In the Austrian provinces of the Monarchy regiments of territorial forces were called Landwehr regiments. During the Great War, they were renamed rifle regiments (Schützen). It is not clear to me the reason for this name change, in any case the badges of the 26th Rifle Regiment were designed with this name, not Landwehr. This refers to the date the badges were made, which occurred after the renaming.
Like the Honvéd regiments of the Kingdom of Hungary, the Landwehr / Schützen regiments received the same training as the regular “common” regiments. They were completely equivalent in war. The 22nd Rifle Division was part of the 26th Regiment and turned up in many dangerous battlefields. Until August 1915 on the eastern front they were part of the III. corps deployed around Kolomea. Already at the end of the 2nd Isonzo battle, they marched to the Italian front, on the border with Carinthia, to replace the regiments that had weakened in the fighting. In the 3rd Battle of Isonzo, in the fall of 1915, the regiment moved to the Carst Plateau to the VII. corps. Also later they fought in Tyrol and in the Isonzo valley, always under difficult conditions.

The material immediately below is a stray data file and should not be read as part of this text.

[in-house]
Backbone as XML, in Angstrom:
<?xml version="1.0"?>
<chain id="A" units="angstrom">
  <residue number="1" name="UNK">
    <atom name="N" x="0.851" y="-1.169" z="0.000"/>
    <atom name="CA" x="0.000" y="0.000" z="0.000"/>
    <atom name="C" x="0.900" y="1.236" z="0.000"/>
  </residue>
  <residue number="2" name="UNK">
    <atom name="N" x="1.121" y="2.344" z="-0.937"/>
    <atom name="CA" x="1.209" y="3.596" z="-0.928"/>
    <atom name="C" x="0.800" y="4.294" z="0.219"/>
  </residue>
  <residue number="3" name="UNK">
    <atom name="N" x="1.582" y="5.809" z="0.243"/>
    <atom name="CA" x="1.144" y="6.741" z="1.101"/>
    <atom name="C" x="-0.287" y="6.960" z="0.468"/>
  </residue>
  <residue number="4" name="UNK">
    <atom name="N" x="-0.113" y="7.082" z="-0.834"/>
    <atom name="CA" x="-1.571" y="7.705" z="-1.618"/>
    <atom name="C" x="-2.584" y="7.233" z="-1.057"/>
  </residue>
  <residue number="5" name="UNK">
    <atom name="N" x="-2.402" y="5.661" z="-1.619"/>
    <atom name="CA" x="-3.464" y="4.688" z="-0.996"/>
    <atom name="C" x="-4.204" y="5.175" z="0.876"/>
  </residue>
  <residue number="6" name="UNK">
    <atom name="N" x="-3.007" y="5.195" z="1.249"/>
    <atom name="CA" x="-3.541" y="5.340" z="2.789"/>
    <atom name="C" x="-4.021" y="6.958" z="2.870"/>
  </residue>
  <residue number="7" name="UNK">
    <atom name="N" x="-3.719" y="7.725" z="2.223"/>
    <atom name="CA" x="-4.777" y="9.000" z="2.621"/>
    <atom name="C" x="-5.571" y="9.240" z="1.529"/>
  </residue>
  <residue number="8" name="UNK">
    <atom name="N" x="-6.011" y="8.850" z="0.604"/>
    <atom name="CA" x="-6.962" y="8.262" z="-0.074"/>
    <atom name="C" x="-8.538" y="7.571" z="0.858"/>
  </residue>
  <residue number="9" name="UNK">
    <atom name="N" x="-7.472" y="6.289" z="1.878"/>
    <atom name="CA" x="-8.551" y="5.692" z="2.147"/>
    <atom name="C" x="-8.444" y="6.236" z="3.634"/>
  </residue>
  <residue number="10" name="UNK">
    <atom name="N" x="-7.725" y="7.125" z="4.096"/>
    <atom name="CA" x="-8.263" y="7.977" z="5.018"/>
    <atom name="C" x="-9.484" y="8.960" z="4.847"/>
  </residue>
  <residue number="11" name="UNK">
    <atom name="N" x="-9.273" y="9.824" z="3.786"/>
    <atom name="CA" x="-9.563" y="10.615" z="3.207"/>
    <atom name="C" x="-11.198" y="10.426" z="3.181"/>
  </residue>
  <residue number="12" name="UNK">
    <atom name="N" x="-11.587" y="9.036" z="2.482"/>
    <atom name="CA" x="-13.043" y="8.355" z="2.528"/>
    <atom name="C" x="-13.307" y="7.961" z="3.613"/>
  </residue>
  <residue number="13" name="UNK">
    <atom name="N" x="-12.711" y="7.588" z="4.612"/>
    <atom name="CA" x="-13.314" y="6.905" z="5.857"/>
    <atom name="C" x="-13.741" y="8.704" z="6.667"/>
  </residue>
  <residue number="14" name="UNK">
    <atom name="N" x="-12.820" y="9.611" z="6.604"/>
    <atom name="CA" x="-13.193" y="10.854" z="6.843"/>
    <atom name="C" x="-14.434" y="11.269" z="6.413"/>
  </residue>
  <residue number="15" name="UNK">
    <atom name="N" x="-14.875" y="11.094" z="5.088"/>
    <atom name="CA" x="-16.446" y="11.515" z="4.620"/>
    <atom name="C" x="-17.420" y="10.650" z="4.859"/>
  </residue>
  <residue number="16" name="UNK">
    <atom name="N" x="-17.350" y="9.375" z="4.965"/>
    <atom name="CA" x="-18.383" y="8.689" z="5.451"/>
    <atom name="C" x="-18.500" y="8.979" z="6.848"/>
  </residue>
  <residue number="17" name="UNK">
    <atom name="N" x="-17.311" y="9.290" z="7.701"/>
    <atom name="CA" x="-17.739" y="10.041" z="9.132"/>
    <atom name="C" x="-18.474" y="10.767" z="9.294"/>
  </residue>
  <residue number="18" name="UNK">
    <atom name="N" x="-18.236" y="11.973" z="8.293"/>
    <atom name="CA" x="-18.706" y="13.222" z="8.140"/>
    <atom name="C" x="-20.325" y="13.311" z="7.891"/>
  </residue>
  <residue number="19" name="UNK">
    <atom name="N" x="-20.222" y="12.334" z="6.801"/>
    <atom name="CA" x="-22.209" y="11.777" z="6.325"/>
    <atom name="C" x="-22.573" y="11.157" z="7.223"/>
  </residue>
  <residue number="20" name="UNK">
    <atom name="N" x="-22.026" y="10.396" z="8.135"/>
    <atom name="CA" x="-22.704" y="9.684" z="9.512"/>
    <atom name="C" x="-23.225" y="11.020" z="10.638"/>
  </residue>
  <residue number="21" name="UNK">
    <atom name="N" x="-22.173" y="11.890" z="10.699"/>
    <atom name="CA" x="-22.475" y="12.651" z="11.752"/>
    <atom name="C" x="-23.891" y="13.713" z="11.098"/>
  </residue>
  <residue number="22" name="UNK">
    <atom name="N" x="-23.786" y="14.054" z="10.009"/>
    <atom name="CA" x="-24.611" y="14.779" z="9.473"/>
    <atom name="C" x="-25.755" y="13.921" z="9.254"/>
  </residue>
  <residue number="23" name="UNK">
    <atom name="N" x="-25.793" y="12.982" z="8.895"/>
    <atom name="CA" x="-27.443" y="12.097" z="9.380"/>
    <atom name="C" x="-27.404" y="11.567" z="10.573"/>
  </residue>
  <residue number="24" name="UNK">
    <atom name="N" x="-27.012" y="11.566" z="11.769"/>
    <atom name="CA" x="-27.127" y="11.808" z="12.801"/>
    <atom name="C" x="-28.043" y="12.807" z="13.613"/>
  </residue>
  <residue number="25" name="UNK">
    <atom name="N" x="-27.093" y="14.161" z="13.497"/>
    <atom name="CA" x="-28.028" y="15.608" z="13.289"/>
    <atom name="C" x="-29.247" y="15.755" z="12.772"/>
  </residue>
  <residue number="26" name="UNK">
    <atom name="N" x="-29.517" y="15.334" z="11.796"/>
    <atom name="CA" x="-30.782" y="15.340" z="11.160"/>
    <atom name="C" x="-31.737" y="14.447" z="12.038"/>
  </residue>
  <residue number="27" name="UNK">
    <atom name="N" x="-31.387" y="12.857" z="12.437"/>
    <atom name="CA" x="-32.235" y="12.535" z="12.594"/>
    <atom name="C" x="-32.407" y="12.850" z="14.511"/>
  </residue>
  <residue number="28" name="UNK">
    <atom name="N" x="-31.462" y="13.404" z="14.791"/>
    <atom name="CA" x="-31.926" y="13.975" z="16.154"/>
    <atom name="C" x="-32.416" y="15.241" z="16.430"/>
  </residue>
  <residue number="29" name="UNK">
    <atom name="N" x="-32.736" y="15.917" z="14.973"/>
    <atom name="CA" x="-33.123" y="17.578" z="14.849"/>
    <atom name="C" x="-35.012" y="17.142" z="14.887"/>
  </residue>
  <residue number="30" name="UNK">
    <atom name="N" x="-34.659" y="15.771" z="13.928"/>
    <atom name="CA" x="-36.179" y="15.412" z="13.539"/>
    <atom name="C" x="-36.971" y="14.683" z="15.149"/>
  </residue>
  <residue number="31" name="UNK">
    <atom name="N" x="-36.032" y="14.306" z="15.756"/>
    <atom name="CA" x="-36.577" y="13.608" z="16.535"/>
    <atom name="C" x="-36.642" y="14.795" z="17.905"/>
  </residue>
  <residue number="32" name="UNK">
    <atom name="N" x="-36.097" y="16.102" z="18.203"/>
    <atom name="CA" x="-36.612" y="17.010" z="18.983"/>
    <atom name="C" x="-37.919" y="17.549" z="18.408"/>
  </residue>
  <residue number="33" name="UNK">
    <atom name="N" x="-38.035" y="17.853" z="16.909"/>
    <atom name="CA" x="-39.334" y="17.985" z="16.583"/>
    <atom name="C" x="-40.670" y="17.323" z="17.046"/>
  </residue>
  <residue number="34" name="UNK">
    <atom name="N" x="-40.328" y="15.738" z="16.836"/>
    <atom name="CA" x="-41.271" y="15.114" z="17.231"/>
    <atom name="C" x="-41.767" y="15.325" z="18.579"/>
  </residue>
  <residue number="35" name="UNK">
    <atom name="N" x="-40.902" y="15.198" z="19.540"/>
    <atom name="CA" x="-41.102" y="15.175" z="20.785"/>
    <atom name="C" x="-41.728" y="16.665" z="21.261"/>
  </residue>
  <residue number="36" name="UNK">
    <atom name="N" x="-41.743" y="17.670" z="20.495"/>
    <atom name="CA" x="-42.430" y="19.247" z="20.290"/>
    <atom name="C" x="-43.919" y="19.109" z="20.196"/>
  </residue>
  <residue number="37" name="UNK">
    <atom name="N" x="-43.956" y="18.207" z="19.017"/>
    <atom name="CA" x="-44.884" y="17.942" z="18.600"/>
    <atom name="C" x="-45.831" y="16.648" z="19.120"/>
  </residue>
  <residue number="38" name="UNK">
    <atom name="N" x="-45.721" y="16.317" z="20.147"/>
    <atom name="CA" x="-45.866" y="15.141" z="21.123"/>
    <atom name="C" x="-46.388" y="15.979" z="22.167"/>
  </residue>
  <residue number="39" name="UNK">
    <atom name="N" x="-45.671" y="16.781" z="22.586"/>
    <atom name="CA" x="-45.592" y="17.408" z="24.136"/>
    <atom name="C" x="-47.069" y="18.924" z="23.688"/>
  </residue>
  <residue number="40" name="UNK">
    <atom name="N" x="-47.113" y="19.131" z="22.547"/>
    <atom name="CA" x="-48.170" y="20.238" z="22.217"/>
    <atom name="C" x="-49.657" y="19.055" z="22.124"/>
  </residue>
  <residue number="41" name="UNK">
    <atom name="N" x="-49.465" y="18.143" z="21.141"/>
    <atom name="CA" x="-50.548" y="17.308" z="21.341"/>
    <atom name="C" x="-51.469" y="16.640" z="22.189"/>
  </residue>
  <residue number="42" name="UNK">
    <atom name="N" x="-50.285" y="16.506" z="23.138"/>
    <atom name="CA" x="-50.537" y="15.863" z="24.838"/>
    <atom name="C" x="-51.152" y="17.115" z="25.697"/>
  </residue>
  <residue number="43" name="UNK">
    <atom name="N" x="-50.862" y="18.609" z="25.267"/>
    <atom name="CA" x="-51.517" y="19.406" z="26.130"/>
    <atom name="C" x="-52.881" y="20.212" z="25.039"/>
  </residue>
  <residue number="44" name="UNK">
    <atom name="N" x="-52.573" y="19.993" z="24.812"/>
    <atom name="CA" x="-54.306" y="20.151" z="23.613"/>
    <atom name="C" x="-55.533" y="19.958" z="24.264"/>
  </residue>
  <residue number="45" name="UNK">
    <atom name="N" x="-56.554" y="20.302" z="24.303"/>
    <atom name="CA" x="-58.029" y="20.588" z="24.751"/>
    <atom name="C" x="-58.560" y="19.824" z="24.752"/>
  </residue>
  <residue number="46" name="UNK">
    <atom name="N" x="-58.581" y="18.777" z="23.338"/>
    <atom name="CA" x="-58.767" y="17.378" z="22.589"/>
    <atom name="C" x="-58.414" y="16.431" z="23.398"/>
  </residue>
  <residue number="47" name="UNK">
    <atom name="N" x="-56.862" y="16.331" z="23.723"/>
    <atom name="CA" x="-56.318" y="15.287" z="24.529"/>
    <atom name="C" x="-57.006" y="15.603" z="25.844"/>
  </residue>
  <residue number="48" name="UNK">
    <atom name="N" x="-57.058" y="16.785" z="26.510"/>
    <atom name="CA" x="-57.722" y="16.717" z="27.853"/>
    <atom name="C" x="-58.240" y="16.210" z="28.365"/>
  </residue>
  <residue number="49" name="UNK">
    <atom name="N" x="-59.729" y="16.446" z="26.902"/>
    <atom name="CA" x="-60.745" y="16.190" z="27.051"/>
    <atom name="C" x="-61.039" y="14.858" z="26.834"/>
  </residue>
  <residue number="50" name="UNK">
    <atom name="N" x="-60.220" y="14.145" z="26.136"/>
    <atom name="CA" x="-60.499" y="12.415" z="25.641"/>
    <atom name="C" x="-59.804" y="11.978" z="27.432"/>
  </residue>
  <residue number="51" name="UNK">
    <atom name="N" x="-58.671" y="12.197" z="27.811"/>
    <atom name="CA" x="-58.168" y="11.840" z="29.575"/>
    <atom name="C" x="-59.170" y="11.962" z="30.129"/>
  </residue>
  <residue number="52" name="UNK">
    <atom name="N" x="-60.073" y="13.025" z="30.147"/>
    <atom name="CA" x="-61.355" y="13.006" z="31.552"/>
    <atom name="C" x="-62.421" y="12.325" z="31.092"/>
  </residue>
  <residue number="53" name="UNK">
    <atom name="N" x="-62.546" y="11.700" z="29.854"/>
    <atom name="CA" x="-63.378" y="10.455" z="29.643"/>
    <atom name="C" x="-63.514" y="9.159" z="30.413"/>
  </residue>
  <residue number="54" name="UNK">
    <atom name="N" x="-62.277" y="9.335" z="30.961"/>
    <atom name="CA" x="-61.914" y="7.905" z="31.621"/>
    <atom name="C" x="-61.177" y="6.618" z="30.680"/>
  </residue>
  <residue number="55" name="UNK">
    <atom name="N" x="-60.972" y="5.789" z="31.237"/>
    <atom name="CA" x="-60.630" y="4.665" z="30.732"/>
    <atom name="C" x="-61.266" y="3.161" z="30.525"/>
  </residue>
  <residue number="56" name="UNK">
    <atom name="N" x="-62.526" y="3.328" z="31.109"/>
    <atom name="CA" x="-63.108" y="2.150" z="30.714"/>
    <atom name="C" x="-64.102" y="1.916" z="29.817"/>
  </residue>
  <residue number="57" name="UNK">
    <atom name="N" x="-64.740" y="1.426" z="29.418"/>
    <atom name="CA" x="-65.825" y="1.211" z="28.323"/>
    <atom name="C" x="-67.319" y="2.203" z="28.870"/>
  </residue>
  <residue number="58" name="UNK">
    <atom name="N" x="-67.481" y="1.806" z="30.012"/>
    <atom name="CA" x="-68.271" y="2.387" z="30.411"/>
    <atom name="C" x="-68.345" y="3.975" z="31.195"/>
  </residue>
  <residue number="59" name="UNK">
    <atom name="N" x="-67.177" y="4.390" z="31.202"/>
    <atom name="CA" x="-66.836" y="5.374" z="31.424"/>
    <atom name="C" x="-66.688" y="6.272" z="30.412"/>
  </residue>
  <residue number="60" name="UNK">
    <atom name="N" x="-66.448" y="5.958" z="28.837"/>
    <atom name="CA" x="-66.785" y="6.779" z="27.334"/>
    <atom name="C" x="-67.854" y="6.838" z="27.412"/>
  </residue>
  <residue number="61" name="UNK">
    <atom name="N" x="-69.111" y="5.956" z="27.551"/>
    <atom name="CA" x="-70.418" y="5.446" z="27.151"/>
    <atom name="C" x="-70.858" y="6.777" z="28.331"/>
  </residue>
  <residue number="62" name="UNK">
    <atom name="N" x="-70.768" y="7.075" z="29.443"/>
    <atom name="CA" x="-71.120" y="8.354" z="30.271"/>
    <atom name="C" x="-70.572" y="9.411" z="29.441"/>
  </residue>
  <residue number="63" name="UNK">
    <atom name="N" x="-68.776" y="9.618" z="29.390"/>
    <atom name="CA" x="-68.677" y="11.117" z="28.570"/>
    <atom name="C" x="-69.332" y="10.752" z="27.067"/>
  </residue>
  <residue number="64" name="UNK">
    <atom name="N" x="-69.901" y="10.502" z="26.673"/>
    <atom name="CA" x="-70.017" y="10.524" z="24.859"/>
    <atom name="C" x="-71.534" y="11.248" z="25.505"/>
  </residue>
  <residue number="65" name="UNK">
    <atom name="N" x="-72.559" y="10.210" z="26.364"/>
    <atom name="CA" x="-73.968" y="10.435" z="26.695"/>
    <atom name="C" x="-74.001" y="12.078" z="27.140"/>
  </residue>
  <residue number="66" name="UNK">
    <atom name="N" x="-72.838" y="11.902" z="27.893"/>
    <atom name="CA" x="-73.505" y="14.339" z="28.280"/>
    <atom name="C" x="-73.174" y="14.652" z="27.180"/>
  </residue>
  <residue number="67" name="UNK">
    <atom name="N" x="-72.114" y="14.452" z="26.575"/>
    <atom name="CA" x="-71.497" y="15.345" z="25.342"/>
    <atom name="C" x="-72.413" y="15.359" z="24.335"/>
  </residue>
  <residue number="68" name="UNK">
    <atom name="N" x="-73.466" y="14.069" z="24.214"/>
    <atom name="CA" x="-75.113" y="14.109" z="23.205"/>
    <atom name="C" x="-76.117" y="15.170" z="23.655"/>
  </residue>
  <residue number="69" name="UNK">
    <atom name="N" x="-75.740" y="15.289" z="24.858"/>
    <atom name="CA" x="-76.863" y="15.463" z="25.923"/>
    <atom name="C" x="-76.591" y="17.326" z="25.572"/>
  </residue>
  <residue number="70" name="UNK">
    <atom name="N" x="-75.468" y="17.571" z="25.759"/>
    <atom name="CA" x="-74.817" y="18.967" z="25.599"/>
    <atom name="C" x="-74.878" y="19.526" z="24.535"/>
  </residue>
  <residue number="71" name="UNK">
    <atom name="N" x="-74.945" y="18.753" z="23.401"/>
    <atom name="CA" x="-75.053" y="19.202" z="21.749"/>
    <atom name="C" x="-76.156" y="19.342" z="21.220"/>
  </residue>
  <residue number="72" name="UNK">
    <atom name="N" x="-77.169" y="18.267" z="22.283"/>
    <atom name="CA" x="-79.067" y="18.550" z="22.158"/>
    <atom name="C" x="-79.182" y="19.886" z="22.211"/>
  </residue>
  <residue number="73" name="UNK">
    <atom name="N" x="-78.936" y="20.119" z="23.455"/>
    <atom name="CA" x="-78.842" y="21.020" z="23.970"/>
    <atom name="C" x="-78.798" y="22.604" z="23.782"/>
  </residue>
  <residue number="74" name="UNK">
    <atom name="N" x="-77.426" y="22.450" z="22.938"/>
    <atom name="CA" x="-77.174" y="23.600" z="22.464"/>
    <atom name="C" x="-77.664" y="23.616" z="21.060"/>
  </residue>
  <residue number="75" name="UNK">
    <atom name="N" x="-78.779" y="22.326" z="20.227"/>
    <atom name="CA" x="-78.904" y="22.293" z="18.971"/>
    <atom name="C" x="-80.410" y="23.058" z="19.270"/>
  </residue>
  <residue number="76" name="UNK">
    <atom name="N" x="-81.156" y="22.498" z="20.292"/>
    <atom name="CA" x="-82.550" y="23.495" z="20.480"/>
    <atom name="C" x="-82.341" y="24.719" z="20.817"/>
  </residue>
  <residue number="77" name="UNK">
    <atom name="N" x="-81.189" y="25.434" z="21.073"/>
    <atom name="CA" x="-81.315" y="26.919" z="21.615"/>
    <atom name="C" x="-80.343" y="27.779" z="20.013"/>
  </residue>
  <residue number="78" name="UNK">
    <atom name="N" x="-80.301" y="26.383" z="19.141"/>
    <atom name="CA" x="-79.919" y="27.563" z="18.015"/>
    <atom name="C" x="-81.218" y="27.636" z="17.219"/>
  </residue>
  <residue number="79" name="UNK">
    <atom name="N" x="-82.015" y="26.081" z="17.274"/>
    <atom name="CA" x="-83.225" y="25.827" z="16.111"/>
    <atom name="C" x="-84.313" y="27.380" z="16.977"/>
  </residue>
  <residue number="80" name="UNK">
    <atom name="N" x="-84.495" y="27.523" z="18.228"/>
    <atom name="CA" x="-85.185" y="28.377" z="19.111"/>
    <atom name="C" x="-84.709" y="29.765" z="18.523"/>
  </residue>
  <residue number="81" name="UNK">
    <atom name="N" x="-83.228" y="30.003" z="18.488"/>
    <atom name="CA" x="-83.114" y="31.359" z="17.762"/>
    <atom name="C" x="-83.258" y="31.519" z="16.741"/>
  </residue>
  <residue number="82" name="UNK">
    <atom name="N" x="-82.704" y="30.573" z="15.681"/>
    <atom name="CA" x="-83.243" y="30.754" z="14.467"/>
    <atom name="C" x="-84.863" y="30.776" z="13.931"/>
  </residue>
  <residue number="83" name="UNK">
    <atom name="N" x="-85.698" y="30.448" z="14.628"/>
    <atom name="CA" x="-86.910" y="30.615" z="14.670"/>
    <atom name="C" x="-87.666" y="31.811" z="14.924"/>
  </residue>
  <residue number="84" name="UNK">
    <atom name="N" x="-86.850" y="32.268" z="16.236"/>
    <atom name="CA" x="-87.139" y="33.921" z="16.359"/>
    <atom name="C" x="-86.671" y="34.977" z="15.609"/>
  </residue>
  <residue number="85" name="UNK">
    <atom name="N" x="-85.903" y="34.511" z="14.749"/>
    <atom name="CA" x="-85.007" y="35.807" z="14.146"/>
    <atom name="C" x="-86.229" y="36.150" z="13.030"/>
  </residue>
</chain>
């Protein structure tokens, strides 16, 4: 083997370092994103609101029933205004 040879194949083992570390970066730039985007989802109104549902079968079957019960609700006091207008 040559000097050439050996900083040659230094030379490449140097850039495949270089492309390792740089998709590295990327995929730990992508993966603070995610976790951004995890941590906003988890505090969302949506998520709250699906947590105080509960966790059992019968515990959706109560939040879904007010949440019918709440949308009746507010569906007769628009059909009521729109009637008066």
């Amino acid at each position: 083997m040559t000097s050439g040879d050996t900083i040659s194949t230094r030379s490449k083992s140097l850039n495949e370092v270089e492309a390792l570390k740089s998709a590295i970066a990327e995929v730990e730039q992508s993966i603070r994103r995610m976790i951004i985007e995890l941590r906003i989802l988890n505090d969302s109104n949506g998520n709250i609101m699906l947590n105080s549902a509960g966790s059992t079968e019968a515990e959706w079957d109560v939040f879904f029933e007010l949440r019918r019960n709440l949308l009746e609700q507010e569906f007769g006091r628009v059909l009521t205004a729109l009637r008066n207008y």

In 1917, they took part in the general attack launched on October 24, which broke through Italian lines of defense. The regiment was active in the main offensive area in Flitsch (Bovec) and was part of the decisive breakthrough. Subsequently, Italian troops were withdrawn everywhere along the Isonzo. The retreat could only be stopped along the Piave river 100 kilometers to the west after the arrival of English troops. A badge of the 26s preserves the memory of this attack. Its caption is “Immer wie bei Flitsch!”, Meaning “Always like at Flitsch!”
The 26 shooters were recruited in eastern Styria, so they were Slovenian and German-speaking soldiers. The center of the regiment was the city of Marburg (Maribor).